Today we welcome a guest post from Michael E. Staub, author of The Mismeasure of Minds: Debating Race and Intelligence between Brown and The Bell Curve, just published by UNC Press.
The 1954 Brown v. Board of Education decision required desegregation of America’s schools, but it also set in motion an agonizing multi-decade debate over race, class, and IQ. In this innovative book, Michael E. Staub investigates neuropsychological studies published between Brown and the controversial 1994 book, The Bell Curve. In doing so, he illuminates how we came to view race and intelligence today.
The Mismeasure of Minds is available now in both print and ebook editions.
Ghosts of Bell Curves Past
It is an anniversary unlikely to prompt much celebration: The Bell Curve turns 25 in 2019. Published in the early autumn of 1994, and co-authored by psychologist Richard Herrnstein (who died the same month the book appeared) and political scientist Charles Murray, The Bell Curve: Intelligence and Class Structure in American Life, swiftly took America by storm. The book – no light read by any stretch – leaped into the best-seller list, selling 400,000 copies in its first two months after publication. Just as significant was that the book received the sort of wall-to-wall coverage publicists only dream about, even as it provoked (also helpfully, at least for marketing) the most contentious of cultural controversies. Not since Daniel Moynihan published his report on the black family close to a generation earlier had the country seen such an embittered dispute over how and why poverty was so deeply racialized in America.
The Bell Curve is remembered – and reviled – for a key set of interwoven propositions: that intelligence tests provide an excellent means of cognitive assessment; that IQ tests are not biased against minorities; that differences in IQ do exist within racial or ethnic groups, but also that differences in IQ exist between racial and ethnic groups; that these group differences in intelligence were likely due far more to “genetics” and much less to “environment”; and that the average IQ for white people was 100, while the average IQ for African Americans was 85. The Bell Curve also – and just as perniciously – proposed that “racial differences in intelligence” had tremendous consequences for public policy. The book argued that it was an error to invest so heavily in compensatory educational programs for low-achieving students, since these students were unlikely to benefit meaningfully from these expenditures. It was not, Herrnstein and Murray maintained, that a high IQ guaranteed success in life, or that a low IQ preordained defeat. Rather it was that there existed a strong correlation between one’s IQ and one’s rung on the socioeconomic ladder. Therefore U.S. society had evolved, “naturally,” it might be said, into a hereditary meritocracy. According to The Bell Curve, policy makers and educational reformers had to come to grips with the consequences of this scientific truth.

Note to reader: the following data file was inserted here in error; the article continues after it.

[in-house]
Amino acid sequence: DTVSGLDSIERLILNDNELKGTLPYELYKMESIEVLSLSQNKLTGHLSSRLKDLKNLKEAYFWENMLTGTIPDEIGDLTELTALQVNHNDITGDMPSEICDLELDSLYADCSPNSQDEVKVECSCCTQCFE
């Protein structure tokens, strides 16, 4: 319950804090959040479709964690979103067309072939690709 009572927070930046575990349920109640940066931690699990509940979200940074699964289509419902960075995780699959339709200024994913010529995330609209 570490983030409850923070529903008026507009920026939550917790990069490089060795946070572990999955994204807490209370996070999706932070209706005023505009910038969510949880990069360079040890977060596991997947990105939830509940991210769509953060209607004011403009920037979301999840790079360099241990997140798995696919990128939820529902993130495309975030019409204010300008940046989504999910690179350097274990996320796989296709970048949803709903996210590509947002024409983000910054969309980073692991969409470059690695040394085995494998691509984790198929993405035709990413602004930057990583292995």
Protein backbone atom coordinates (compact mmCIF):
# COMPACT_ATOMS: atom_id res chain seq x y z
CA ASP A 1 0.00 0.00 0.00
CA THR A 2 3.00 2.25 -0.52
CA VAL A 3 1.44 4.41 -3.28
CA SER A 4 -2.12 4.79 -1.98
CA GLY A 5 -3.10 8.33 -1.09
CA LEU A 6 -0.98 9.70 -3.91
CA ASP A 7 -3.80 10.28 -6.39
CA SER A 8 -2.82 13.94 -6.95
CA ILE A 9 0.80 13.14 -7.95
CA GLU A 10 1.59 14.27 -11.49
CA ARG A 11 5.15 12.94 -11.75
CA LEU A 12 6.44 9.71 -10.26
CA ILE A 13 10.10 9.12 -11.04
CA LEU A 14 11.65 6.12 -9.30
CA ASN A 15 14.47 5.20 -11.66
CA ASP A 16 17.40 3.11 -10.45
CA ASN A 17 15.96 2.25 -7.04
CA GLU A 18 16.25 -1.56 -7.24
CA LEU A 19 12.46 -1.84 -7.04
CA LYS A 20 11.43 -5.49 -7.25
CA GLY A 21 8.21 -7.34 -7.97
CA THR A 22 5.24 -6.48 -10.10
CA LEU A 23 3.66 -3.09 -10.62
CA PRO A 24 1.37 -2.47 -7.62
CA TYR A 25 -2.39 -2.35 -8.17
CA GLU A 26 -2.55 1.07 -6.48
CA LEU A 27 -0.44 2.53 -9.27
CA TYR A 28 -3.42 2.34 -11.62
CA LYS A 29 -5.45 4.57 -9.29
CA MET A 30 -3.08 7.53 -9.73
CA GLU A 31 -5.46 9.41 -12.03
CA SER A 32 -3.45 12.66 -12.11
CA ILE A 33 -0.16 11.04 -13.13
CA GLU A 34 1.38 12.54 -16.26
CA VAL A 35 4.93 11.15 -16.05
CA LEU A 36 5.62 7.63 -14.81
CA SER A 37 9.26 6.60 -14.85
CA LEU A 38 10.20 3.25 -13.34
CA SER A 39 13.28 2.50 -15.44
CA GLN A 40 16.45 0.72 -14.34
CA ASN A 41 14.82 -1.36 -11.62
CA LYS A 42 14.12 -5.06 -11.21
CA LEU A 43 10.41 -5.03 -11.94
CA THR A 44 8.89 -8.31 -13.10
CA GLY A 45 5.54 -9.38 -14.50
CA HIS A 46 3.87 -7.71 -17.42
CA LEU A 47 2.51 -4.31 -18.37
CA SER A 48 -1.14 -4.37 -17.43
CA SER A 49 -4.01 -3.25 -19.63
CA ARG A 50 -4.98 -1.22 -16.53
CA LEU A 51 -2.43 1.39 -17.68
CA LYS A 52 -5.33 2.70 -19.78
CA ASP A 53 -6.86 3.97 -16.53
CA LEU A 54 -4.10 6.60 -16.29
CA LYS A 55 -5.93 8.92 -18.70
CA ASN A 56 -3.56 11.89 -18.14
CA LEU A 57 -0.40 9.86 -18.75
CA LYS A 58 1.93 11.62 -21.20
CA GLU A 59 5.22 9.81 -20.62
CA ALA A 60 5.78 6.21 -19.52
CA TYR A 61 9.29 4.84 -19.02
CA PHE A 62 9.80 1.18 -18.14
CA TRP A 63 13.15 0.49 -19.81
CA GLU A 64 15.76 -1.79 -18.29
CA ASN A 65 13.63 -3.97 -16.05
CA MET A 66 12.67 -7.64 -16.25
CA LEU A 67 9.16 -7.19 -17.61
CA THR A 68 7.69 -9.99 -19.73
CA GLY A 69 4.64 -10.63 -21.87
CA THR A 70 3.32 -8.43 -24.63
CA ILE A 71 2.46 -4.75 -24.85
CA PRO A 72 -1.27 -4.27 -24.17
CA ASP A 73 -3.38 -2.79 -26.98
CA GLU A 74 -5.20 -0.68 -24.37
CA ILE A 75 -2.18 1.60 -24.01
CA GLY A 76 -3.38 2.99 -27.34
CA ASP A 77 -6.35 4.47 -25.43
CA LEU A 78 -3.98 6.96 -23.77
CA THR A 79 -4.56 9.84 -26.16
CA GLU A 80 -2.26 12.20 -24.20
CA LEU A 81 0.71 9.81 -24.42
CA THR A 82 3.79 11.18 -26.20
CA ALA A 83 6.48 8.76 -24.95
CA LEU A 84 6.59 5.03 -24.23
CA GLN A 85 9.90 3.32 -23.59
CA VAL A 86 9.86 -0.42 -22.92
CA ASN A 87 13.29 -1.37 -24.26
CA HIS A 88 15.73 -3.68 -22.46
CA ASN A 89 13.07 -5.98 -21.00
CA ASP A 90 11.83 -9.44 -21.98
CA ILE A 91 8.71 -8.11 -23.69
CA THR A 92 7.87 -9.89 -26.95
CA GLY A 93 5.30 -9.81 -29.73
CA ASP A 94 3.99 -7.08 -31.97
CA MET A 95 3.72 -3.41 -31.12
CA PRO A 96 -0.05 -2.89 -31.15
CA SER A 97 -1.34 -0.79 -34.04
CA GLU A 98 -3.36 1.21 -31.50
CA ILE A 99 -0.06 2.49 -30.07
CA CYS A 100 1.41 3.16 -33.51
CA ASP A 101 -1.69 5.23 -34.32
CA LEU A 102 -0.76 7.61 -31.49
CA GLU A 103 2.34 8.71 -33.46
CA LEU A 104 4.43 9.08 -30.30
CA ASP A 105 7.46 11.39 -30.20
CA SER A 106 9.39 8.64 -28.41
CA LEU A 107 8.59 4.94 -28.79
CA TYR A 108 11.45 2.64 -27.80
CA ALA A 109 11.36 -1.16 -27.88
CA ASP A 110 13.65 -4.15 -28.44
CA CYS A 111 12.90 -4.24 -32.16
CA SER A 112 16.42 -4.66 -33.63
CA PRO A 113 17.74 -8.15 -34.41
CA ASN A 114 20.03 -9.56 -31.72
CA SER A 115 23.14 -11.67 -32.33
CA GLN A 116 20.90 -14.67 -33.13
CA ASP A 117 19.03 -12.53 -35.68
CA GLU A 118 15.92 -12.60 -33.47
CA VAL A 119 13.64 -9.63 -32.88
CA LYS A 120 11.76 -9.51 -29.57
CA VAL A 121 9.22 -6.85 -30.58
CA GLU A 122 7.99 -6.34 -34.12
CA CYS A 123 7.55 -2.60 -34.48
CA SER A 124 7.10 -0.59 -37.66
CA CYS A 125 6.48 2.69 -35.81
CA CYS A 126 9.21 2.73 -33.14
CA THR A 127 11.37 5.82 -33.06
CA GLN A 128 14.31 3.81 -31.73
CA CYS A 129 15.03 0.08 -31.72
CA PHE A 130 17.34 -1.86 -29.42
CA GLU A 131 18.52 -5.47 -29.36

I will not here rehash the case against The Bell Curve. (Readers may seek out the revised 1996 edition of Stephen Jay Gould’s masterwork, The Mismeasure of Man, and the epilogue that ably and succinctly takes down Herrnstein and Murray for the biological determinism they so eagerly promoted.) Rather I will observe that as a nation we are far from done grappling with the “ghosts of bell curves past” (as Gould put it). The direction of causation that has long linked poverty with low scholastic achievement still confounds us. There remains an urgent need to remind ourselves that it is poverty that disproportionately results in lower academic achievement, not low IQ that disproportionately leads to poverty.
Making the direction of this causation clear has been a central mission of Harvard’s National Scientific Council on the Developing Child. The council has long argued that “brains are built over time,” and that poverty itself is a “toxic stress.” The implementation of early intervention educational programming represents an ethical and moral imperative – not to mention a public health necessity.
The difficulty is that the racial logic advanced by The Bell Curve has never really gone away. Zombielike, it has ambled on. A full quarter-century after it appeared, The Bell Curve continues to exert an outsized – if often unacknowledged – influence on policy debates surrounding race and intelligence. Questions about the nature (and nurture) of intelligence (and its often coded relationship to race) still bedevil us today. Will a discovery of “hard scientific proof” that poverty damages a child’s brain settle these questions? It is not likely, a point researchers of socioeconomic disparities in neurocognitive development have begun – however reluctantly – also to acknowledge.
What can be done? The answer has long been understood, if more seldom stated openly. See for instance the career of African American social anthropologist and psychologist Allison Davis. Davis wrote already in 1948 that if educators truly wanted to see tangible improvements in “the personality development of Negro adolescents,” it would be required “to reorganize the social and economic structures” of the U.S., since only such an economic restructuring would “decrease the social wastage of human lives in our society.” Flash forward seventy years: Then as now, debates over race and intelligence remain debates over racial capitalism. Only with the demise of structures that have historically denied full access to economic and social advancement to all may we finally witness the rotted corpse of “bell curves past” with a stake through its bloody heart.
Michael E. Staub is professor of English and American studies at Baruch College, City University of New York and author of Madness Is Civilization: When the Diagnosis Was Social, 1948-1980.